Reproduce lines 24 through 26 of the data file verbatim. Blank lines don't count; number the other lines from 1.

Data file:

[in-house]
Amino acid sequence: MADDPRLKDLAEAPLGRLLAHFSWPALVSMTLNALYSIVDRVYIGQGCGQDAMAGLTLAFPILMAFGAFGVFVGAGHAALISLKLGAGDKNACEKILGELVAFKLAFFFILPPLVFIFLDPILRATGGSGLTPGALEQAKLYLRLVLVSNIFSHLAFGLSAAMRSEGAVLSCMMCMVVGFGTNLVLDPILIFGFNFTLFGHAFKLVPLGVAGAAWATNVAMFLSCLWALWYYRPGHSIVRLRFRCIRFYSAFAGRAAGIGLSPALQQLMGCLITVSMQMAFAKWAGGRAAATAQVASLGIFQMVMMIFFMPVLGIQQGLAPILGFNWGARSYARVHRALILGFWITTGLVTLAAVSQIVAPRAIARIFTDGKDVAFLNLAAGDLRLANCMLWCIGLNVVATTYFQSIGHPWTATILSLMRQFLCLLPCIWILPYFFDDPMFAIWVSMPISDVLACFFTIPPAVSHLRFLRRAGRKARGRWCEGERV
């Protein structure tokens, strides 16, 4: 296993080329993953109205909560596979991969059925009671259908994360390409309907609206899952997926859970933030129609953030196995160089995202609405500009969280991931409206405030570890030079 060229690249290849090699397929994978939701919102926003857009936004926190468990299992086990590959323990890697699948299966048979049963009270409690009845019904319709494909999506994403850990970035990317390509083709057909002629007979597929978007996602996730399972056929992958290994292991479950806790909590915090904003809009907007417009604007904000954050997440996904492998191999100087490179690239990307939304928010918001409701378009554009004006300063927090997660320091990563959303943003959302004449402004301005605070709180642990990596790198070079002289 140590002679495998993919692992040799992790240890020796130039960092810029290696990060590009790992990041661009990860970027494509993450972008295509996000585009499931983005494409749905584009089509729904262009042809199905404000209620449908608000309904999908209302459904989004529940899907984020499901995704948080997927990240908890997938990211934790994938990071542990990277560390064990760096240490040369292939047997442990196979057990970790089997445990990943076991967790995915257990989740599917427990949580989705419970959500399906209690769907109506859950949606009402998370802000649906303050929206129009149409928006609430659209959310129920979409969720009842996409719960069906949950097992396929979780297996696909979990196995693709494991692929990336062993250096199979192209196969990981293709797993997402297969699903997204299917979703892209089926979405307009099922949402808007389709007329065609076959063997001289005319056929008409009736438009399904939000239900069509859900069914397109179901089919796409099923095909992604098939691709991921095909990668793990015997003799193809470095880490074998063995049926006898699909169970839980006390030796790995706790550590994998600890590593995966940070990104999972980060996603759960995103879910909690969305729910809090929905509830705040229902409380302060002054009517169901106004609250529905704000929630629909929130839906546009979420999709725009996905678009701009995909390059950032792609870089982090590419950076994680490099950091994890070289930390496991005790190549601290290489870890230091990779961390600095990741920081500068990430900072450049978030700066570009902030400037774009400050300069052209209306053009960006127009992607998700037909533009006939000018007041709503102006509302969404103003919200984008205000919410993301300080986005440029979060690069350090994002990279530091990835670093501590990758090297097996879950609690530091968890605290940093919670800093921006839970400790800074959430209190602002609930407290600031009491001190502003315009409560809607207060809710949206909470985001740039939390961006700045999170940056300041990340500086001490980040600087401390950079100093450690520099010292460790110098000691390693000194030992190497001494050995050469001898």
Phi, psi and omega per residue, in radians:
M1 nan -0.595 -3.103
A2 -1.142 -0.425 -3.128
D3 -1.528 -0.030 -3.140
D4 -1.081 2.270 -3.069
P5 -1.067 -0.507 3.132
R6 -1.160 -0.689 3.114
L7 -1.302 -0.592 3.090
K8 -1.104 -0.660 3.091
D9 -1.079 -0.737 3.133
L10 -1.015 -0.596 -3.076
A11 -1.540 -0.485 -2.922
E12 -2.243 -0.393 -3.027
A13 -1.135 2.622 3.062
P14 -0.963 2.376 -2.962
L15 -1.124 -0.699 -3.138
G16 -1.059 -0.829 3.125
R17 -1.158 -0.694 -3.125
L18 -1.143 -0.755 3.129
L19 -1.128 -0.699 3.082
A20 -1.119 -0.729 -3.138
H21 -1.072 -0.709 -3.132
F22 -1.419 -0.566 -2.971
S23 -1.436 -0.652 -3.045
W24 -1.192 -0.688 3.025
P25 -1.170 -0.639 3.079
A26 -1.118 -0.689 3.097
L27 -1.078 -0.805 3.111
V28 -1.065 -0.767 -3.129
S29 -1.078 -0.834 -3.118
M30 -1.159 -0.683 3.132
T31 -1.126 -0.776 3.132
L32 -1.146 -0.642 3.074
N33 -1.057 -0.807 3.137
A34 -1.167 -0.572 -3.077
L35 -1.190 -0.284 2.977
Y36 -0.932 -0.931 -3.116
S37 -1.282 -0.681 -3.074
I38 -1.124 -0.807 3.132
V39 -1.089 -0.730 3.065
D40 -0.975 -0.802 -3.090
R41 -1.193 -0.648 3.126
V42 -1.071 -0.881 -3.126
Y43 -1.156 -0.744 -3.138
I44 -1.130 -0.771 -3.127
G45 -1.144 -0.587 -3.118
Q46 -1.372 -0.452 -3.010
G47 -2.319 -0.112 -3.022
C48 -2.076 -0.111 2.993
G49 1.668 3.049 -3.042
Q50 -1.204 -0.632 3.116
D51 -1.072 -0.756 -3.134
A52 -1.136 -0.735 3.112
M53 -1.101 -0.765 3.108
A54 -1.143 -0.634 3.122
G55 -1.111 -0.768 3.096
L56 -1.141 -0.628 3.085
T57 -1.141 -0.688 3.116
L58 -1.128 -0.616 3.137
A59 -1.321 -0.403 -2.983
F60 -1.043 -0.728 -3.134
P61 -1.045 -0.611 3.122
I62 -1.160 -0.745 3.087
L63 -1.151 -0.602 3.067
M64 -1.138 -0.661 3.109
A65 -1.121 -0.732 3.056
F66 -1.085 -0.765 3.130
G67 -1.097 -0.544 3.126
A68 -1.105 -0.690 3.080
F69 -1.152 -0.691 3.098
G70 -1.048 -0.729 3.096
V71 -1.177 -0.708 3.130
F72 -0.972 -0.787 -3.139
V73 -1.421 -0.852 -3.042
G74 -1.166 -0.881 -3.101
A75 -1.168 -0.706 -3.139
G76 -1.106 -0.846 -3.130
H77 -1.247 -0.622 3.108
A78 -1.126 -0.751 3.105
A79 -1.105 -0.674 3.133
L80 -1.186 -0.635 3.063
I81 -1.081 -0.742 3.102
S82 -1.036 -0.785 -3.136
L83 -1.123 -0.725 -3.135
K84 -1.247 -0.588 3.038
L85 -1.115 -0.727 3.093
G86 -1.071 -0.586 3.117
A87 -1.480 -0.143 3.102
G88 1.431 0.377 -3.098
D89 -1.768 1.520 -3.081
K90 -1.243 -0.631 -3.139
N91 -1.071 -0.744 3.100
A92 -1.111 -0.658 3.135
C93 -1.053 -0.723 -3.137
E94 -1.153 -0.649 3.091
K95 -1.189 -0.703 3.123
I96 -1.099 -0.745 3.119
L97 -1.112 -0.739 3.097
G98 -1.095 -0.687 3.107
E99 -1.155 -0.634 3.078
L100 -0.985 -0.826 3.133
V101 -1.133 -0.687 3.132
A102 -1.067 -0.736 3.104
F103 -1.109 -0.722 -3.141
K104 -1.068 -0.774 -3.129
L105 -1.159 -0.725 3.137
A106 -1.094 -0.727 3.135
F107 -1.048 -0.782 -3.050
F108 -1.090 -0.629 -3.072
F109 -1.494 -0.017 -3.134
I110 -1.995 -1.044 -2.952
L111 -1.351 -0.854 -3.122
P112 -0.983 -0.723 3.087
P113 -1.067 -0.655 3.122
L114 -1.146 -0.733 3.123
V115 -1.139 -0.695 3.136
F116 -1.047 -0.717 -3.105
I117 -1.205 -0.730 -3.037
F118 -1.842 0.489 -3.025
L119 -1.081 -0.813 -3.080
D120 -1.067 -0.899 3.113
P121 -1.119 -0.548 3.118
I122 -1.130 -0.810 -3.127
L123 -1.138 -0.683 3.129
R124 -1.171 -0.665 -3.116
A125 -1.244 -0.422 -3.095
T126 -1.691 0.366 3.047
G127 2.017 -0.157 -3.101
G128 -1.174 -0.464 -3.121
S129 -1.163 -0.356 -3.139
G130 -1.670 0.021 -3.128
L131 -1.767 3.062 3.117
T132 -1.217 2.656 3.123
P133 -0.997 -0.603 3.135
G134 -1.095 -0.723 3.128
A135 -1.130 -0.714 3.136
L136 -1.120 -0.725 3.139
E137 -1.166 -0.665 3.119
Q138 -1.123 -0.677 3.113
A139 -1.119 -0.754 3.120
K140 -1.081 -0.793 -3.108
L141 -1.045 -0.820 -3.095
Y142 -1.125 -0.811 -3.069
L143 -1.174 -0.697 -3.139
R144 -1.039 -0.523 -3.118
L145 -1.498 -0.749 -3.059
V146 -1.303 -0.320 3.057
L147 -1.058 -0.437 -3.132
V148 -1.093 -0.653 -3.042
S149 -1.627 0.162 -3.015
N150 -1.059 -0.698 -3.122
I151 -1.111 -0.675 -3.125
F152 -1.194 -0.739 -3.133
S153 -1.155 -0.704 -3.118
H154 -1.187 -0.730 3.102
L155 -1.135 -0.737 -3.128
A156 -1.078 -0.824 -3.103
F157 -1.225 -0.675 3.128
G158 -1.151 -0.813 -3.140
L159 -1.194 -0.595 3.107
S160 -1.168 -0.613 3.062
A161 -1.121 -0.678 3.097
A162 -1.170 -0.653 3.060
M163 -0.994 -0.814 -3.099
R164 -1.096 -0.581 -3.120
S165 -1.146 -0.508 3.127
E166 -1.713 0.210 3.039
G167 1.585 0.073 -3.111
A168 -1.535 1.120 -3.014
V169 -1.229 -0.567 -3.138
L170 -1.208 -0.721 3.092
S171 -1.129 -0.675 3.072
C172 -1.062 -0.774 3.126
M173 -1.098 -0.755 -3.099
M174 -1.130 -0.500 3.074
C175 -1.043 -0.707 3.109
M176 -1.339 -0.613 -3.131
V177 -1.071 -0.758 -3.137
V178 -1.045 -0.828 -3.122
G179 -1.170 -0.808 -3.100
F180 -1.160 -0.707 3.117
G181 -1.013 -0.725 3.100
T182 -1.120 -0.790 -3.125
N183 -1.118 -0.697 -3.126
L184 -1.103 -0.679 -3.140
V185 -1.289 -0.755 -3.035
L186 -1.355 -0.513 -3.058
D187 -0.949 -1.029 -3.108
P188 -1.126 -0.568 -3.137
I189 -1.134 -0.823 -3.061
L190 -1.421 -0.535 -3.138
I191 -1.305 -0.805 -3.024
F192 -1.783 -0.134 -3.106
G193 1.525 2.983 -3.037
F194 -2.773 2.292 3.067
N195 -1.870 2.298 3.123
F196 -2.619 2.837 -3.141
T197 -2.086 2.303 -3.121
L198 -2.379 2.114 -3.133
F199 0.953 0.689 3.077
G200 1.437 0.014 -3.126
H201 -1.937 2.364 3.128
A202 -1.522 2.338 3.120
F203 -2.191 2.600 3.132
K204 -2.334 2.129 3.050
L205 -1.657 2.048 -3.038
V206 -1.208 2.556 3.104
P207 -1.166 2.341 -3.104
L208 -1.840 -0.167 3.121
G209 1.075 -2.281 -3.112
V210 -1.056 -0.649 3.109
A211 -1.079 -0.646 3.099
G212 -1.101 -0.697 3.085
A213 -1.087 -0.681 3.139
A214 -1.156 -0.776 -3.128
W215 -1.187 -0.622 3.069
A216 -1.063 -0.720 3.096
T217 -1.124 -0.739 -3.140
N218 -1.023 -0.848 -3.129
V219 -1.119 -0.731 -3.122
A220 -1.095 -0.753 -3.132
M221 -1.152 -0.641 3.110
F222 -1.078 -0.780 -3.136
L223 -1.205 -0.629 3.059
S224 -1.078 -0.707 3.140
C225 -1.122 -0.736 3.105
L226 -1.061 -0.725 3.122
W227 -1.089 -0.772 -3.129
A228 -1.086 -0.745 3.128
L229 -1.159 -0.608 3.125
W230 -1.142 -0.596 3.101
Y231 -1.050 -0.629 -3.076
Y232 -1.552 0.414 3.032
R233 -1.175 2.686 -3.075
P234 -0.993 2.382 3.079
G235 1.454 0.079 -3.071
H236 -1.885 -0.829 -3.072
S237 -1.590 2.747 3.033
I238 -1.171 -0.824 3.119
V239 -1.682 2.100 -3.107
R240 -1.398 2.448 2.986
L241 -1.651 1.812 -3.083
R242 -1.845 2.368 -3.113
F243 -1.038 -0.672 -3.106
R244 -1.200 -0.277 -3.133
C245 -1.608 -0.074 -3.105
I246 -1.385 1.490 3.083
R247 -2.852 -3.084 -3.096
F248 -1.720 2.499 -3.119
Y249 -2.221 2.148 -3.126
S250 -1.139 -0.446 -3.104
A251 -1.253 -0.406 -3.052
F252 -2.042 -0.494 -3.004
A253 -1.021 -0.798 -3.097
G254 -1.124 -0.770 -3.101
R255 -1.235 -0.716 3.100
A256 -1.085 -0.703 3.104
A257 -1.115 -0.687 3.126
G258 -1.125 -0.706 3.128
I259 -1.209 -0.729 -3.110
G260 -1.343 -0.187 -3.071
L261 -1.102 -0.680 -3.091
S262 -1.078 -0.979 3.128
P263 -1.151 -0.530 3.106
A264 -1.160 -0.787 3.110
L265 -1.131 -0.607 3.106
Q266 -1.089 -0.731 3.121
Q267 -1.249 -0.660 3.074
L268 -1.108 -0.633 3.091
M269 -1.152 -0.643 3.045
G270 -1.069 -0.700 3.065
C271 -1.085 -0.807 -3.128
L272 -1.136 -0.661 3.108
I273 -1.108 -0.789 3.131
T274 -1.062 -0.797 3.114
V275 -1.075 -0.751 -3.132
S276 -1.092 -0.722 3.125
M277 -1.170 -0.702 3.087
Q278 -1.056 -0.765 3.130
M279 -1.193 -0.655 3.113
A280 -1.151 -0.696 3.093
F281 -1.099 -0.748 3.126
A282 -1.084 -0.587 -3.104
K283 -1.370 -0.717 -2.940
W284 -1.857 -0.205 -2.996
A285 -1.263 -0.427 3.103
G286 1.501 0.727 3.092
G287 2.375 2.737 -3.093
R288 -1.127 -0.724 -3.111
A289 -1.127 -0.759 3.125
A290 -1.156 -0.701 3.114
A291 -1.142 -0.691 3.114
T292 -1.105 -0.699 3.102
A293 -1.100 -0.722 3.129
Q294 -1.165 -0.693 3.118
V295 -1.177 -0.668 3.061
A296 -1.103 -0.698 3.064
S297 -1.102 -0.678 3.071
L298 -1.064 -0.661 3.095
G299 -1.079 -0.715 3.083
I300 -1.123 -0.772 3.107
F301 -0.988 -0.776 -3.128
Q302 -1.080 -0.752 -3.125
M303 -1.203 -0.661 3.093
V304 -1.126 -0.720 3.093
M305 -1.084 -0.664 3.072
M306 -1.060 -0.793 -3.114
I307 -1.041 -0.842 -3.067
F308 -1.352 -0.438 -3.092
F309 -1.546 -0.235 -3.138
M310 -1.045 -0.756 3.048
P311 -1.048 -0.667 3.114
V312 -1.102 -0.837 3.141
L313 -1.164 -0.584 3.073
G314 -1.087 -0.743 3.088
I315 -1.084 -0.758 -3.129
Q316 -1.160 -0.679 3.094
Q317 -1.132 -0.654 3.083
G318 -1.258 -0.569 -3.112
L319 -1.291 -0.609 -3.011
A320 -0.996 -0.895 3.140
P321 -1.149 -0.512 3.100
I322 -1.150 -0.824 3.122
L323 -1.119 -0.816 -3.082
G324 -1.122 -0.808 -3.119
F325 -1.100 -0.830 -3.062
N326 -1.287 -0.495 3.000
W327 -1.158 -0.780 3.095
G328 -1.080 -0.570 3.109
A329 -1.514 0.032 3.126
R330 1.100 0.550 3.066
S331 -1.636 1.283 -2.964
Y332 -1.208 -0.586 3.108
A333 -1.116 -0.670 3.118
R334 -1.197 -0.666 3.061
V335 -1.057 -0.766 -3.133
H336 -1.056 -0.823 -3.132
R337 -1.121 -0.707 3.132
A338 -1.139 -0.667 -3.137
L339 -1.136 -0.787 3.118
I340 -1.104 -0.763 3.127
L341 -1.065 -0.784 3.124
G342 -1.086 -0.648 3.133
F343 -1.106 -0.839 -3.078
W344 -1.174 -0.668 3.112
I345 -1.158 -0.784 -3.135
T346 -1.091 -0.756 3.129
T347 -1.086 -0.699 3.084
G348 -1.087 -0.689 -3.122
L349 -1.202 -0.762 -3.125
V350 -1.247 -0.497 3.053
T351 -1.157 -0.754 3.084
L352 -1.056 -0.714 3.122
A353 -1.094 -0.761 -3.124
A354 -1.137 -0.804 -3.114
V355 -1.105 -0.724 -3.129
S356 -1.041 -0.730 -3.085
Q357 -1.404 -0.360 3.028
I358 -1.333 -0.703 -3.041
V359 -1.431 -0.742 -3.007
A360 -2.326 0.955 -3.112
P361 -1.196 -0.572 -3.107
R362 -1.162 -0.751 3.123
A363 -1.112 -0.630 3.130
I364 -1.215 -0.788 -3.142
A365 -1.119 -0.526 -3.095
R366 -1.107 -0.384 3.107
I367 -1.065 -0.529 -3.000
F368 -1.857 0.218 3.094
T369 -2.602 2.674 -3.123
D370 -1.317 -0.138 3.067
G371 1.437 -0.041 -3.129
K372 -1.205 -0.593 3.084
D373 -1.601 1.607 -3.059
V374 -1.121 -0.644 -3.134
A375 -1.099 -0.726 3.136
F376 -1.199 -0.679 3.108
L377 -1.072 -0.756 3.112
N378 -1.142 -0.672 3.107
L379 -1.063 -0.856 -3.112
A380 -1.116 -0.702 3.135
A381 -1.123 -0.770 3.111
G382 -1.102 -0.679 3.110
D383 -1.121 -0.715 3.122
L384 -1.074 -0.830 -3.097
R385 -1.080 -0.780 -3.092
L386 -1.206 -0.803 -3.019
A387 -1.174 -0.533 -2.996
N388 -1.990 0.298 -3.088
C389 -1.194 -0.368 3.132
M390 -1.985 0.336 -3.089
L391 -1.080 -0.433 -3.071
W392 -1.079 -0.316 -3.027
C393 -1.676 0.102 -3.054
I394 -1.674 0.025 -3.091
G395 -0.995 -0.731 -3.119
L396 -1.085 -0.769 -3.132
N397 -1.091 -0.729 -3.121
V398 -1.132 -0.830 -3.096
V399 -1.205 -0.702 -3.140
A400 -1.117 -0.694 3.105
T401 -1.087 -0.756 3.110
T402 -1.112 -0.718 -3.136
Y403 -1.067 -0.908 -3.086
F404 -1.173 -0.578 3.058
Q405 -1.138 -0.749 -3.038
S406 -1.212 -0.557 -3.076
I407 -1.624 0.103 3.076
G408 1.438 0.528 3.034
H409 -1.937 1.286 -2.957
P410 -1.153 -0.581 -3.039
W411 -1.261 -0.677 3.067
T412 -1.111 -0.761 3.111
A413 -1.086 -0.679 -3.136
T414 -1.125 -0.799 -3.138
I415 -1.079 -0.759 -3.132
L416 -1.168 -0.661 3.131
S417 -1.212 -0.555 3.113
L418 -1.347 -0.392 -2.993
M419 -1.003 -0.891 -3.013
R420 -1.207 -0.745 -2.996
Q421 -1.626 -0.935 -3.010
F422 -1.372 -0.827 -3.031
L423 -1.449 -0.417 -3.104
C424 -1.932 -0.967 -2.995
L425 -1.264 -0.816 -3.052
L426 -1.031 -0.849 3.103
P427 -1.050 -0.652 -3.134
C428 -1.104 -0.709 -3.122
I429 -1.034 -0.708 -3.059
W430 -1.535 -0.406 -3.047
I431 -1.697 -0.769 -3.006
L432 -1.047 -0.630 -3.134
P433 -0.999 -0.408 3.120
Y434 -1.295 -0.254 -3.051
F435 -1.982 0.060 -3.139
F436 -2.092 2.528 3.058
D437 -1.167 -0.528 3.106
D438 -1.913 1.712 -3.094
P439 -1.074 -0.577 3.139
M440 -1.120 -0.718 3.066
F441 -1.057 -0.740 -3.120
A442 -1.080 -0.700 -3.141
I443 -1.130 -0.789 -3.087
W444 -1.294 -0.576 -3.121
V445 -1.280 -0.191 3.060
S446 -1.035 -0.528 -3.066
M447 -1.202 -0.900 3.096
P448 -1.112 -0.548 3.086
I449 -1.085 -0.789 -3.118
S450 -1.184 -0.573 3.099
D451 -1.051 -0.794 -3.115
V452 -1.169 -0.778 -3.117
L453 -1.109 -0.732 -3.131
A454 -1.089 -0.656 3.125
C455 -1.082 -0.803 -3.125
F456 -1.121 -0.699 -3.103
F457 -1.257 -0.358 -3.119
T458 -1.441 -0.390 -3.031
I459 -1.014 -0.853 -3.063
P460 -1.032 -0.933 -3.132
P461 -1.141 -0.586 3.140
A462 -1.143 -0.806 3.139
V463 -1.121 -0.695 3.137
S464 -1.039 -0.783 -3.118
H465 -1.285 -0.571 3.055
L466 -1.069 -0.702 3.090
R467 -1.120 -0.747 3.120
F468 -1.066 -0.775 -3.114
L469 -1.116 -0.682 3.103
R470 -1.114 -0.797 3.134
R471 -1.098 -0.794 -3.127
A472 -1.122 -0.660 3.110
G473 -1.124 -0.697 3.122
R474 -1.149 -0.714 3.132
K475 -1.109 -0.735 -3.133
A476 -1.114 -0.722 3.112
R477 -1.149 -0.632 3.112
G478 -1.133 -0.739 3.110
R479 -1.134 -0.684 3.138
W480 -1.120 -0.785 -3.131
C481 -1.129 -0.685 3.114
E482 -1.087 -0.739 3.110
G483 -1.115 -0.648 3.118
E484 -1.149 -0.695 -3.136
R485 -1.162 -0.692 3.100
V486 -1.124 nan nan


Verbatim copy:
A20 -1.119 -0.729 -3.138
H21 -1.072 -0.709 -3.132
F22 -1.419 -0.566 -2.971